What Was New Netherland?


Why was the colony of New Netherland initially founded?

The initial settlement of New Netherland was created for reasons that were very different from those that motivated the English and French. In many ways, the Dutch colony's early years were unlike what was experienced by other European colonies in North America.   

In the late 1500s, the European territories or "provinces" known as "the Spanish Netherlands" revolted against Spain. Seven of the northern provinces joined together to form a representative government and declared their independence from the Spanish king.  This new Dutch Republic (also known as the United Provinces of the Netherlands, or the Netherlands for short) then fought a long war for its independence from Spain. The Dutch officially gained their freedom in 1648.  

In 1609, after many years of fighting, Spain and the Dutch Republic agreed to a twelve-year truce.  That same year, Henry Hudson sailed to North America on his voyage of discovery.  During that twelve years of peace, Dutch merchants explored the area that was known as New Netherland.  They traded with the Natives and realized the area's rich potential. 

When the truce ended in 1621, the Dutch West India Company was created to continue the fight against Spain.  They attacked Spanish colonies around the world and captured Spanish ships that were carrying gold and silver.  The new company operated as a "monopoly," with complete  control over all trade that took place in areas under Dutch control in Africa, South America, the Caribbean, and in the New Netherland portion of North America.  The chance to make a profit from so many new trading opportunities encouraged many Dutch to invest in West India Company stock.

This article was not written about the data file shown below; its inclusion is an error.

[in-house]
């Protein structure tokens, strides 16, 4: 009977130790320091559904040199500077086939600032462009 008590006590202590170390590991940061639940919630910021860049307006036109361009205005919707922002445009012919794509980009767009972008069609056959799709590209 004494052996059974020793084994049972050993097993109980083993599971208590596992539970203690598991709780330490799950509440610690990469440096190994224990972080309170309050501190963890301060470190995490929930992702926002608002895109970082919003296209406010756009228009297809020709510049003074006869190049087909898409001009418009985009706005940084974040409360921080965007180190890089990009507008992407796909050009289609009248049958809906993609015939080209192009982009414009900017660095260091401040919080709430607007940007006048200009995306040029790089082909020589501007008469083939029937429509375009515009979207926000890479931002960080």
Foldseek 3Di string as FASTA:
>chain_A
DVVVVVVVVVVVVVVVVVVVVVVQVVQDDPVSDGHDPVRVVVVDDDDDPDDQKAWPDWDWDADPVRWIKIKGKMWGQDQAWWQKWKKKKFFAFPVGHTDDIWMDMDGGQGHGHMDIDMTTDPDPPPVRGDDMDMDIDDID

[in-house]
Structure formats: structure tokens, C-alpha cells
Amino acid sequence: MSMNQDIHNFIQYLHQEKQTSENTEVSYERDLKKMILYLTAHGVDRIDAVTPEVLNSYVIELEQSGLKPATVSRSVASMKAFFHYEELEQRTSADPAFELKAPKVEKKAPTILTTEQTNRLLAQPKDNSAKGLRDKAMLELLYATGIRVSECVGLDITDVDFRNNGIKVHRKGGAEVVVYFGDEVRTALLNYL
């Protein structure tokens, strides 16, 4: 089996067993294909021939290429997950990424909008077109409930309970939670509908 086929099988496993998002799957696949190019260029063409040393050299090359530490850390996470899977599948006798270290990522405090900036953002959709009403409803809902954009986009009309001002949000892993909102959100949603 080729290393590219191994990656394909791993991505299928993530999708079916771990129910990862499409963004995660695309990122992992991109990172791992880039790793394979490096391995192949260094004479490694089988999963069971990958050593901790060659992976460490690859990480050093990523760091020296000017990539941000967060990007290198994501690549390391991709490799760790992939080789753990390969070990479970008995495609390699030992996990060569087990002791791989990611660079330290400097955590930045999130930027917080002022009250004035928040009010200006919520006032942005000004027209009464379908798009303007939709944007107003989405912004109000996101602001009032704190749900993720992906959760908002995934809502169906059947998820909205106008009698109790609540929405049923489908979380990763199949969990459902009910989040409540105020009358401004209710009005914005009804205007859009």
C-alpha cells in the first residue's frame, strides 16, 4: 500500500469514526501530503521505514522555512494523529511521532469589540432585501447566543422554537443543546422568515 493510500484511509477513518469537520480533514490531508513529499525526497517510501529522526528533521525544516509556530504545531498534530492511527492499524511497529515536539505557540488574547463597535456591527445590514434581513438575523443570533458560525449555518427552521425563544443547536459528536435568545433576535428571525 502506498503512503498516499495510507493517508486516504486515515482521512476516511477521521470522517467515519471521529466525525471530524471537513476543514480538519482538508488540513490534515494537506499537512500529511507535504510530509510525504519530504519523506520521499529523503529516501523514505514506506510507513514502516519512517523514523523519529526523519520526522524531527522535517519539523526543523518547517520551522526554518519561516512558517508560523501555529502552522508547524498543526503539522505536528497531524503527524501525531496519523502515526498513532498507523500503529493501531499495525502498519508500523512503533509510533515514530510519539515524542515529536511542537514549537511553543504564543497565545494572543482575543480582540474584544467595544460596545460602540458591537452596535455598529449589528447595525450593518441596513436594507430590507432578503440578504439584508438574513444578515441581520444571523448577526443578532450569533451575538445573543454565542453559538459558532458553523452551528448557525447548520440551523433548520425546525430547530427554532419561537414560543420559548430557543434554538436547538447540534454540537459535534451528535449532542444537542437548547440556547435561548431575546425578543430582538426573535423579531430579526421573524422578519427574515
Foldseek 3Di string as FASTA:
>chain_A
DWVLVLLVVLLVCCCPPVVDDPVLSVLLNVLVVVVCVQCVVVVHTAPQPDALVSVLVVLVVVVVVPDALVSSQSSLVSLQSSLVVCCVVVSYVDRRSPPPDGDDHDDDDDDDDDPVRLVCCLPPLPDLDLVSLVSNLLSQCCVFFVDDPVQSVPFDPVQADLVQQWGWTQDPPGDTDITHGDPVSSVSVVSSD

At first, trade and war were the most important goals of the Dutch West India Company.  Within a few years, however, some Company leaders wanted to build an agricultural colony to support their trading goals in New Netherland.  This new strategy required settlers.  Since many Dutch people in the Netherlands had a good life, it was difficult to find people who wanted to move to New Netherland.  The West India Company turned to a group known as "Walloons," French- speaking people who had fled their homeland in what is now Belgium and came to the Dutch Republic.  These "Walloons" became the first permanent settlers in New Netherland.  In the next forty years, they were joined by many other people of various ethnic groups who settled in the Dutch colony. 

This section is by Dennis J. Maika, NNI's Associate for Education and Web Content


About the New Netherland Institute

For a quarter century NNI has helped cast light on America's Dutch roots. In 2010, it partnered with the New York State Office of Cultural Education to establish the New Netherland Research Center, with matching funds from the State of the Netherlands. NNI is registered as a 501(c)(3) non-profit organization. Contributions are tax-deductible to the extent permitted by law. More

The New Netherland Research Center

Housed in the New York State Library, the NNRC offers students, educators, scholars and researchers a vast collection of early documents and reference works on America's Dutch era. Directed by Dr. Charles Gehring. More

 

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